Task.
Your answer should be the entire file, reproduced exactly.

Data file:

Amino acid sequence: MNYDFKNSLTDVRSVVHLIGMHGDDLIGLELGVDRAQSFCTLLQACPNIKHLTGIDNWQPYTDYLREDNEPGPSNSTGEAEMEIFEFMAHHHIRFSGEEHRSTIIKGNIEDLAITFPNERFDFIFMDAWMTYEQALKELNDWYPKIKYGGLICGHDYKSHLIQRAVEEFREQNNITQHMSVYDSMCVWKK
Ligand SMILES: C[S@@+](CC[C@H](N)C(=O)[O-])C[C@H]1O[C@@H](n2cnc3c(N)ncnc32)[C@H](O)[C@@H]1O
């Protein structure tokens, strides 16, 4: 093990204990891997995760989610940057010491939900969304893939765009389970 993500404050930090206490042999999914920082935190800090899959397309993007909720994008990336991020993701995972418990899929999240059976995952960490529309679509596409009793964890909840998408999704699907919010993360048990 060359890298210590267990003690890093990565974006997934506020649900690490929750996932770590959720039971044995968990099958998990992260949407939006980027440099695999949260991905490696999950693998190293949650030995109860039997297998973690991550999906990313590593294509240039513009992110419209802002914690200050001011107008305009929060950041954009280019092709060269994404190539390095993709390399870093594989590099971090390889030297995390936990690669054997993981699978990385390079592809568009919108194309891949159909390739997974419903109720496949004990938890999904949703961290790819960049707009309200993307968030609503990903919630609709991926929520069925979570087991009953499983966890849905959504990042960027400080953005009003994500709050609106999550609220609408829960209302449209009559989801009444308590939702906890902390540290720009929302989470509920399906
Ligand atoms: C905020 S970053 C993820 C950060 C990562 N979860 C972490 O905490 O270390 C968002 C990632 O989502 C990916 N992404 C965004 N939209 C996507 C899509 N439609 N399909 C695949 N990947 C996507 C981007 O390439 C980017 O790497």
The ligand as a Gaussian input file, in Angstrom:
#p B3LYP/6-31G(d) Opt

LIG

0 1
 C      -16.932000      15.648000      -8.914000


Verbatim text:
Amino acid sequence: MNYDFKNSLTDVRSVVHLIGMHGDDLIGLELGVDRAQSFCTLLQACPNIKHLTGIDNWQPYTDYLREDNEPGPSNSTGEAEMEIFEFMAHHHIRFSGEEHRSTIIKGNIEDLAITFPNERFDFIFMDAWMTYEQALKELNDWYPKIKYGGLICGHDYKSHLIQRAVEEFREQNNITQHMSVYDSMCVWKK
Ligand SMILES: C[S@@+](CC[C@H](N)C(=O)[O-])C[C@H]1O[C@@H](n2cnc3c(N)ncnc32)[C@H](O)[C@@H]1O
């Protein structure tokens, strides 16, 4: 093990204990891997995760989610940057010491939900969304893939765009389970 993500404050930090206490042999999914920082935190800090899959397309993007909720994008990336991020993701995972418990899929999240059976995952960490529309679509596409009793964890909840998408999704699907919010993360048990 060359890298210590267990003690890093990565974006997934506020649900690490929750996932770590959720039971044995968990099958998990992260949407939006980027440099695999949260991905490696999950693998190293949650030995109860039997297998973690991550999906990313590593294509240039513009992110419209802002914690200050001011107008305009929060950041954009280019092709060269994404190539390095993709390399870093594989590099971090390889030297995390936990690669054997993981699978990385390079592809568009919108194309891949159909390739997974419903109720496949004990938890999904949703961290790819960049707009309200993307968030609503990903919630609709991926929520069925979570087991009953499983966890849905959504990042960027400080953005009003994500709050609106999550609220609408829960209302449209009559989801009444308590939702906890902390540290720009929302989470509920399906
Ligand atoms: C905020 S970053 C993820 C950060 C990562 N979860 C972490 O905490 O270390 C968002 C990632 O989502 C990916 N992404 C965004 N939209 C996507 C899509 N439609 N399909 C695949 N990947 C996507 C981007 O390439 C980017 O790497």
The ligand as a Gaussian input file, in Angstrom:
#p B3LYP/6-31G(d) Opt

LIG

0 1
 C      -16.932000      15.648000      -8.914000